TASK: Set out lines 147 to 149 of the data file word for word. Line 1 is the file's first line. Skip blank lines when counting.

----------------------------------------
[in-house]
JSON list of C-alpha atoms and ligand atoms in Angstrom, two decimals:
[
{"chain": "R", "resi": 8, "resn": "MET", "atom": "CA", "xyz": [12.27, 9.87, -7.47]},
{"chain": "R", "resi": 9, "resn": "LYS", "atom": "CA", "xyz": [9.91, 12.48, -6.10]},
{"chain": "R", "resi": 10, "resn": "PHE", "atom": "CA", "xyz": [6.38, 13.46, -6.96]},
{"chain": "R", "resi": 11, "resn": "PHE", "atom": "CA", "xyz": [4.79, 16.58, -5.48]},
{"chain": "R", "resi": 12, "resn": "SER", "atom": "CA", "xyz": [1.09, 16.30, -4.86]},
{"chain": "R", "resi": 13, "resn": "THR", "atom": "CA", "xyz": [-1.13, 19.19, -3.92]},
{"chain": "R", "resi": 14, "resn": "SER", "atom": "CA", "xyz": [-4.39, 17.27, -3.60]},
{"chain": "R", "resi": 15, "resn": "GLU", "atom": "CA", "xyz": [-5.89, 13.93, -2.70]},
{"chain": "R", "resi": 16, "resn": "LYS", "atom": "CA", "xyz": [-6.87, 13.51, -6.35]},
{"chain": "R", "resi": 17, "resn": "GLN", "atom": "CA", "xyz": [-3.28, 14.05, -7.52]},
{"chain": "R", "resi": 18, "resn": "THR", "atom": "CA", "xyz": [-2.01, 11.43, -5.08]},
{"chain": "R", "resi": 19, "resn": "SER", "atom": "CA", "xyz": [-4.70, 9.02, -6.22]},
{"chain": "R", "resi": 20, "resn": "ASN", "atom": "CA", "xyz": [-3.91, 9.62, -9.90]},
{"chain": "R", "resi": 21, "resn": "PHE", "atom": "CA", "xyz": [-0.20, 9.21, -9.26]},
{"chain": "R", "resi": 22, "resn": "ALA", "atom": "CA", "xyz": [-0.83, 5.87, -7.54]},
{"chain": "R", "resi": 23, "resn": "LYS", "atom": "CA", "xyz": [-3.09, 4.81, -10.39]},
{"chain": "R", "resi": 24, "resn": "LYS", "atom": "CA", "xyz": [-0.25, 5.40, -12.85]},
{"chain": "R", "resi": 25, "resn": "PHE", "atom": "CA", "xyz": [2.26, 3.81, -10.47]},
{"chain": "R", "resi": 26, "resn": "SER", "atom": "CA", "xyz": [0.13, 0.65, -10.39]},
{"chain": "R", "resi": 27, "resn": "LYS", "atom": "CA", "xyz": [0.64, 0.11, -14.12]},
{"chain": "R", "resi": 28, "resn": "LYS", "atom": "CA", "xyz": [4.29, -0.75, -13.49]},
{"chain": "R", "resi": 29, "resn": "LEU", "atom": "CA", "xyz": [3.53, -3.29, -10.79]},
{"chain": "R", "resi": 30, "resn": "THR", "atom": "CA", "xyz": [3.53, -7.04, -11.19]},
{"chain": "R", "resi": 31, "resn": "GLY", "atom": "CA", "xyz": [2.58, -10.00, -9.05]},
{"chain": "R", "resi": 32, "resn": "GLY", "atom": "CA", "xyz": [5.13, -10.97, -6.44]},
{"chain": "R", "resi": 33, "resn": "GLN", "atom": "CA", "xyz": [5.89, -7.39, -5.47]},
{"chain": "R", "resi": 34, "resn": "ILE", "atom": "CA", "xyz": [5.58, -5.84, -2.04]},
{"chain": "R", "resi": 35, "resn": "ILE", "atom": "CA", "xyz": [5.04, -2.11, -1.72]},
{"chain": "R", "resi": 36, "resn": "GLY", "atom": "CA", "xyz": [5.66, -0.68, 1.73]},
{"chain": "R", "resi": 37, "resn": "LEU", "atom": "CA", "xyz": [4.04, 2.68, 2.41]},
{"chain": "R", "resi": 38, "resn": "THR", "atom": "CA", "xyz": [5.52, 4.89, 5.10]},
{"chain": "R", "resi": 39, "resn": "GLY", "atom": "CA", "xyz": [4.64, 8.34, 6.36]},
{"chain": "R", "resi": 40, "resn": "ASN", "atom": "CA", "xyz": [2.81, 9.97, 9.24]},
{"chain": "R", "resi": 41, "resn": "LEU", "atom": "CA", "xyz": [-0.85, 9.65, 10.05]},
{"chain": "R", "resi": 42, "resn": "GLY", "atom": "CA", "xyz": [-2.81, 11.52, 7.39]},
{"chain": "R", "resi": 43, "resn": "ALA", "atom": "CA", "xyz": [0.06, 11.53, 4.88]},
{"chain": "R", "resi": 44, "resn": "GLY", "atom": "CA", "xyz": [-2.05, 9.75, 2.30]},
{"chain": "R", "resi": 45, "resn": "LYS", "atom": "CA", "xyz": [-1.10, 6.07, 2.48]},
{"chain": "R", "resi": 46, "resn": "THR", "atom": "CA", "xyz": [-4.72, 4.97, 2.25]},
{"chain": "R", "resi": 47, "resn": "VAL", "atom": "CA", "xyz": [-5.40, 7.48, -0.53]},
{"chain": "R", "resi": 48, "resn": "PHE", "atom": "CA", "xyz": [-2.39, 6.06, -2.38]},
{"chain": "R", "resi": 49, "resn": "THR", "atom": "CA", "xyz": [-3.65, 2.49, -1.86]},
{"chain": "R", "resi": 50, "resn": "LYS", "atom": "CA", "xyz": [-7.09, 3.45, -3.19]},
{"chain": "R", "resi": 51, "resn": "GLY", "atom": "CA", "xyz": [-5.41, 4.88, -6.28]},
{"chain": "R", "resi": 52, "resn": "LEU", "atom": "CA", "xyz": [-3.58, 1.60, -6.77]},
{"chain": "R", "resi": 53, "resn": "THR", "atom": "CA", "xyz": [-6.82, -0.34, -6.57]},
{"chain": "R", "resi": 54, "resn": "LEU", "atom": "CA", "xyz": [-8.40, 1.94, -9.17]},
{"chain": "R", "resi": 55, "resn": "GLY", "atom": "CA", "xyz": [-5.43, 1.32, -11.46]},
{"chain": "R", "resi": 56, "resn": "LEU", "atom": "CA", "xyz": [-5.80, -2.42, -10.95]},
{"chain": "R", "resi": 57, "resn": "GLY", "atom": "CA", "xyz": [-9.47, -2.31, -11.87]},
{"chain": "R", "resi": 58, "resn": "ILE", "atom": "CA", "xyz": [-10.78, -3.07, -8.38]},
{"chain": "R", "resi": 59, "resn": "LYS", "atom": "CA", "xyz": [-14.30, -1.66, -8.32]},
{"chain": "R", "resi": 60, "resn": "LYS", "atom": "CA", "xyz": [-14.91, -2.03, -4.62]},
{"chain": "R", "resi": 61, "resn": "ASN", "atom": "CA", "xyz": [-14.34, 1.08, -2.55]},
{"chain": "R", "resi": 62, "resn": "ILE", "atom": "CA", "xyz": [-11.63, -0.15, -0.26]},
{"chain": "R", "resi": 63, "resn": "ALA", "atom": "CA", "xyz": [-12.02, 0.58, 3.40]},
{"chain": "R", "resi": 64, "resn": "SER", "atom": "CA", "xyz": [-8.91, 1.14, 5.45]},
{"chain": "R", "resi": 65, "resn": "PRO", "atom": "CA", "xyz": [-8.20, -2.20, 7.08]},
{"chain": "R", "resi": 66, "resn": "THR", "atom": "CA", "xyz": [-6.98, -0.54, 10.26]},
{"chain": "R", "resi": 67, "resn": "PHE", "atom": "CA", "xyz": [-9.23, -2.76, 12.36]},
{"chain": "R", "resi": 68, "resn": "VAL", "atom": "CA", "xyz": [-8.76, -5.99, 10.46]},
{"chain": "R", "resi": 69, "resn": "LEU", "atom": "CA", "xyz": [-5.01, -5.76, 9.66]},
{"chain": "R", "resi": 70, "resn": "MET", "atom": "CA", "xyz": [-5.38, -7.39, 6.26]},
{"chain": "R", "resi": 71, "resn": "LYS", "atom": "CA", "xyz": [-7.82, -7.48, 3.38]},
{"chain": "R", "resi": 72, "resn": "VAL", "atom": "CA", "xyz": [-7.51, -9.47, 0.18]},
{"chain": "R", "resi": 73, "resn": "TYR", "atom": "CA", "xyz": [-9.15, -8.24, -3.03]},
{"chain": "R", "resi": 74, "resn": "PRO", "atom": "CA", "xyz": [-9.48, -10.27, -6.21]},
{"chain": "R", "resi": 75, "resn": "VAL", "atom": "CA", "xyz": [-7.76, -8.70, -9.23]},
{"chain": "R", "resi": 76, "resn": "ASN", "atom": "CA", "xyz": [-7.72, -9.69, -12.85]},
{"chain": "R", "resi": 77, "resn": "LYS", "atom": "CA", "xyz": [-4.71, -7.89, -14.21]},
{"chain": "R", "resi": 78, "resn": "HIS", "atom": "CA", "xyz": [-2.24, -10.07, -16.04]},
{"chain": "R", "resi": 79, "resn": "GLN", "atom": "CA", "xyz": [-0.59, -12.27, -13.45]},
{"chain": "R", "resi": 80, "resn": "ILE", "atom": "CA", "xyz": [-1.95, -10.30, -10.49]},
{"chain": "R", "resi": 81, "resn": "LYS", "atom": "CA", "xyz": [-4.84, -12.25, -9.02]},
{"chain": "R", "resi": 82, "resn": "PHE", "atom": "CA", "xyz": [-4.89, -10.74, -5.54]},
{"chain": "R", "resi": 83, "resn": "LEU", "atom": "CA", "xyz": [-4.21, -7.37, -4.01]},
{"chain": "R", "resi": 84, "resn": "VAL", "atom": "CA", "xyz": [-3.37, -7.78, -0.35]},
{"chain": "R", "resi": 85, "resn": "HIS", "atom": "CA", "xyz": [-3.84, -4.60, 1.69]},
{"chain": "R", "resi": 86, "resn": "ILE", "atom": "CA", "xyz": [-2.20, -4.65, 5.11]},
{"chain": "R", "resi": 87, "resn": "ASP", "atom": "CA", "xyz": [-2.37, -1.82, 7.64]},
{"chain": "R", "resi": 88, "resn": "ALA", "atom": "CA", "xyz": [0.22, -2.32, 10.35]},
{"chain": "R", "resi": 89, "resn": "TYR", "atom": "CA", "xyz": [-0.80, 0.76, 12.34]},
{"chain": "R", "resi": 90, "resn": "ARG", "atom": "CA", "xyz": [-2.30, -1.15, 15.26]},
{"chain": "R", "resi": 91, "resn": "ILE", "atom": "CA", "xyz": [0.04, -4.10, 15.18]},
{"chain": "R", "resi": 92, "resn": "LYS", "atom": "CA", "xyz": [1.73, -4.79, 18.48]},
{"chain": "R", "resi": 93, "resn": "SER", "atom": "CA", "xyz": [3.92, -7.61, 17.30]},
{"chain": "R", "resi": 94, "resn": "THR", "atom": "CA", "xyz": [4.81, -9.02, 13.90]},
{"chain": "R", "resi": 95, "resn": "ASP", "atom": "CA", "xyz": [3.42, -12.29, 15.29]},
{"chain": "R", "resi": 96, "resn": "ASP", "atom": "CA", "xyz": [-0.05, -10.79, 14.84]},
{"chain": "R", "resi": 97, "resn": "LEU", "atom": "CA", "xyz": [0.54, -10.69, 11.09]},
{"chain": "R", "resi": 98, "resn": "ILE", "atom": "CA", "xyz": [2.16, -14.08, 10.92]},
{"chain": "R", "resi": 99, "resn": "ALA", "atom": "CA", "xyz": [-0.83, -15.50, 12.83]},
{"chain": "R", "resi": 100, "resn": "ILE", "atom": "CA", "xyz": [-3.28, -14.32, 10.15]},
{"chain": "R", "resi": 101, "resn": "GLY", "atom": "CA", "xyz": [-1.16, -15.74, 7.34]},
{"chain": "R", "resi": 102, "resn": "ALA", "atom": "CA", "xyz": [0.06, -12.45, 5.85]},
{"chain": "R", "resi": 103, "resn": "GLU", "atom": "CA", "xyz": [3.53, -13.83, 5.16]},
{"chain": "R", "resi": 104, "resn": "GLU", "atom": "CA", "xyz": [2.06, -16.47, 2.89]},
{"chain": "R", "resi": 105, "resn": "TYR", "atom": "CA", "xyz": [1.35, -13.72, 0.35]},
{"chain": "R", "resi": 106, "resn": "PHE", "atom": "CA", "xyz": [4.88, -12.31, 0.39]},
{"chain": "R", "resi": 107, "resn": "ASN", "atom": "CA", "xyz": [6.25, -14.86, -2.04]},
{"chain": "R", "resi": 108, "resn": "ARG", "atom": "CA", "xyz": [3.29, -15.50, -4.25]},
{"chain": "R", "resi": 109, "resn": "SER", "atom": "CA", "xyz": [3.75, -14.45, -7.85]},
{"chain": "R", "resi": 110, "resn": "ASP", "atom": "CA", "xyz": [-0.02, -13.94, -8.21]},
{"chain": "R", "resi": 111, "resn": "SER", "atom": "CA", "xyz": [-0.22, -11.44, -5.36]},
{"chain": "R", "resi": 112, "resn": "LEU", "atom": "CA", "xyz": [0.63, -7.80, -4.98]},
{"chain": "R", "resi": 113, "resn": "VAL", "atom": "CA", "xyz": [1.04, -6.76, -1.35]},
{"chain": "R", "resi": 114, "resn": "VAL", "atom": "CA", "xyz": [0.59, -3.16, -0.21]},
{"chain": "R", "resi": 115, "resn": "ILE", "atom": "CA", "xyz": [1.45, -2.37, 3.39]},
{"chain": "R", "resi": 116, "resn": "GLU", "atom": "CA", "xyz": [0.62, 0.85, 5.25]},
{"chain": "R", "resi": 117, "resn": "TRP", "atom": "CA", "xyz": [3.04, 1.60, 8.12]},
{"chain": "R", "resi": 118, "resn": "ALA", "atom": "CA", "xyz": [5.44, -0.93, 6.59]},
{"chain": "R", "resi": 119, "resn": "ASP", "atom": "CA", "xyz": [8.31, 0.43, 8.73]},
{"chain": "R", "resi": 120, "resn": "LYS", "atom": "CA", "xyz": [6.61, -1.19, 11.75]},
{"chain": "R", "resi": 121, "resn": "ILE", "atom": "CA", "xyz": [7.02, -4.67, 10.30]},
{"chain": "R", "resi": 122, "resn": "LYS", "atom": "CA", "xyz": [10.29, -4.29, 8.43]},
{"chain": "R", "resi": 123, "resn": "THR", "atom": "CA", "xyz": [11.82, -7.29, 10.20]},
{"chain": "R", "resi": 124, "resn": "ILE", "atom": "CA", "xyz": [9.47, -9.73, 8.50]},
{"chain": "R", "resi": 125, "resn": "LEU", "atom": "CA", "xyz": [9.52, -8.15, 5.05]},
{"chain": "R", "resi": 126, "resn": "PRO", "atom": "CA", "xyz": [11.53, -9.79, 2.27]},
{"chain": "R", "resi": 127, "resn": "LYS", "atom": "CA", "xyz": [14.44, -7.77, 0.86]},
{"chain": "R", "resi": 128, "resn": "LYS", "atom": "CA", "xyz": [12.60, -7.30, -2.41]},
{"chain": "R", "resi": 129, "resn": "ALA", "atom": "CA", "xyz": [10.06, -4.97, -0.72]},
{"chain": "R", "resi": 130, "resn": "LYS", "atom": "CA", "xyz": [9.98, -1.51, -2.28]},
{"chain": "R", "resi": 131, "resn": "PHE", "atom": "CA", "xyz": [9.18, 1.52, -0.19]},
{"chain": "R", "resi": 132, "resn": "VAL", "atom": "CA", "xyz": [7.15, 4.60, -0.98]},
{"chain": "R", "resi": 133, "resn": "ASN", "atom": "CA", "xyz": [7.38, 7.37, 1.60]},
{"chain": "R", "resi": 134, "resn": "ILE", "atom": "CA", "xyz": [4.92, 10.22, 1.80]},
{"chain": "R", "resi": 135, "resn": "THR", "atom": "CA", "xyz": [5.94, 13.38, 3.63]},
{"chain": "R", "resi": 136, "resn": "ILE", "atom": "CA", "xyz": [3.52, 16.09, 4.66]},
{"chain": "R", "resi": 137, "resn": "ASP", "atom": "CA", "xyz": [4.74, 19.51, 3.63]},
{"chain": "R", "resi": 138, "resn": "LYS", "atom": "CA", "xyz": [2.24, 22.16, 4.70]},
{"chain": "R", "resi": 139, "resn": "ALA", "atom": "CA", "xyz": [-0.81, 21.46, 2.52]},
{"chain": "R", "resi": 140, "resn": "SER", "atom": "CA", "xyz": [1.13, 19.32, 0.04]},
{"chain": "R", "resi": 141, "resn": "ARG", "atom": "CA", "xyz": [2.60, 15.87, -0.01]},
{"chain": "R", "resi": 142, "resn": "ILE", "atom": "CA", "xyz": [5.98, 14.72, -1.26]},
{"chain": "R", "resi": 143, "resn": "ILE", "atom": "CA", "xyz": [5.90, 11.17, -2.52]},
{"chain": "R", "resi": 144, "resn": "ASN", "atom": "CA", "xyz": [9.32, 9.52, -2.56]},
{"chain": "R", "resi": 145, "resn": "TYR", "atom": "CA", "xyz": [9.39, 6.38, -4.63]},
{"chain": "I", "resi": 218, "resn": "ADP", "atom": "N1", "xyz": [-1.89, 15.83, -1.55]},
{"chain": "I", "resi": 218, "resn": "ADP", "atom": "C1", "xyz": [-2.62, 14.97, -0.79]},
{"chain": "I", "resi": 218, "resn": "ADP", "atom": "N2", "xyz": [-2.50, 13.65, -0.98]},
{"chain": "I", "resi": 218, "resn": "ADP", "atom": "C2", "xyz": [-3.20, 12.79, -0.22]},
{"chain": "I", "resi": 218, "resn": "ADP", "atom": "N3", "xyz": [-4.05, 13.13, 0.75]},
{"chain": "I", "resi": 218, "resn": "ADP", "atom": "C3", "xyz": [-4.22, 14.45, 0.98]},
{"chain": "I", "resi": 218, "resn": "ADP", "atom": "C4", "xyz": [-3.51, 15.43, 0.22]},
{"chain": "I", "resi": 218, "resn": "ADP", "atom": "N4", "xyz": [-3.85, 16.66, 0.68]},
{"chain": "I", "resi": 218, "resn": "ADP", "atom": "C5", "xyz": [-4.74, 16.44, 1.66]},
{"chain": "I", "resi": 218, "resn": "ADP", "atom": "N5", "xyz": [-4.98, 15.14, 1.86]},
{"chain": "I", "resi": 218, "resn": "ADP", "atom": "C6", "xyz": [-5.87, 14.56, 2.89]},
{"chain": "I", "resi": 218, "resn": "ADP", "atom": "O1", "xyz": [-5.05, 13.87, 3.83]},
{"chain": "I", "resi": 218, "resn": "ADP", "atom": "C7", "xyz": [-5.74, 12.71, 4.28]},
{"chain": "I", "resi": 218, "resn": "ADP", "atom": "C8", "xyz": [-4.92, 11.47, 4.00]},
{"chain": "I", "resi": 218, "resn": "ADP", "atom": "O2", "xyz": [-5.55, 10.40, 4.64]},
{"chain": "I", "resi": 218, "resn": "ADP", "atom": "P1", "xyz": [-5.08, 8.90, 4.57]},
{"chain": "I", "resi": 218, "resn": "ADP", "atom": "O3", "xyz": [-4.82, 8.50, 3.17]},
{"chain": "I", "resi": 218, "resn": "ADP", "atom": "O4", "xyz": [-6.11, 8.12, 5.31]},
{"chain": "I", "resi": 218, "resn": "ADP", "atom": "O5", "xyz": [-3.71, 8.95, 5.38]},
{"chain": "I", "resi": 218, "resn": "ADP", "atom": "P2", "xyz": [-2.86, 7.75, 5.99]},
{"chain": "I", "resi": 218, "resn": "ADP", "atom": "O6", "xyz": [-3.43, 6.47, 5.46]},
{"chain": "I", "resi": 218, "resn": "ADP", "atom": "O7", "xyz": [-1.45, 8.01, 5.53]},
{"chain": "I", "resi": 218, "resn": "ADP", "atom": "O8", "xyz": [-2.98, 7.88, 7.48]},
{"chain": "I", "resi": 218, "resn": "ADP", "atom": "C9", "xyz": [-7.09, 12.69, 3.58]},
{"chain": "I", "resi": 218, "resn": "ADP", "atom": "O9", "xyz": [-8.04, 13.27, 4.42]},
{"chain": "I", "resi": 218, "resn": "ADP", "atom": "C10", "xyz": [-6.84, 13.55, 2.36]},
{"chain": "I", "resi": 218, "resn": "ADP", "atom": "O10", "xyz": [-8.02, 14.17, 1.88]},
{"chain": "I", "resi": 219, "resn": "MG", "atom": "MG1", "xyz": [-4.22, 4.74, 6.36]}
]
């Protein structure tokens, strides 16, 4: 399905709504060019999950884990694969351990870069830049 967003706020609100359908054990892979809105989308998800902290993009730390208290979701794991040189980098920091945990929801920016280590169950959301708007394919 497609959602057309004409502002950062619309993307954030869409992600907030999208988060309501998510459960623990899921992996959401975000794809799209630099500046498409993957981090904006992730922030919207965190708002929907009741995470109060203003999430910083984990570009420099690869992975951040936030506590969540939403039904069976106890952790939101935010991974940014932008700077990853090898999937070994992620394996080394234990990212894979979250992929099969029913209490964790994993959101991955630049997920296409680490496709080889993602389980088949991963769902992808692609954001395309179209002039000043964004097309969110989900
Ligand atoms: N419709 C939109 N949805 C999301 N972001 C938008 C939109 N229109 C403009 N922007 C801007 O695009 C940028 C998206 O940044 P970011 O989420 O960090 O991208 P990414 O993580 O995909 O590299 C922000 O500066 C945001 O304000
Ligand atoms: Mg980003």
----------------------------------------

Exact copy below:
{"chain": "I", "resi": 218, "resn": "ADP", "atom": "C3", "xyz": [-4.22, 14.45, 0.98]},
{"chain": "I", "resi": 218, "resn": "ADP", "atom": "C4", "xyz": [-3.51, 15.43, 0.22]},
{"chain": "I", "resi": 218, "resn": "ADP", "atom": "N4", "xyz": [-3.85, 16.66, 0.68]},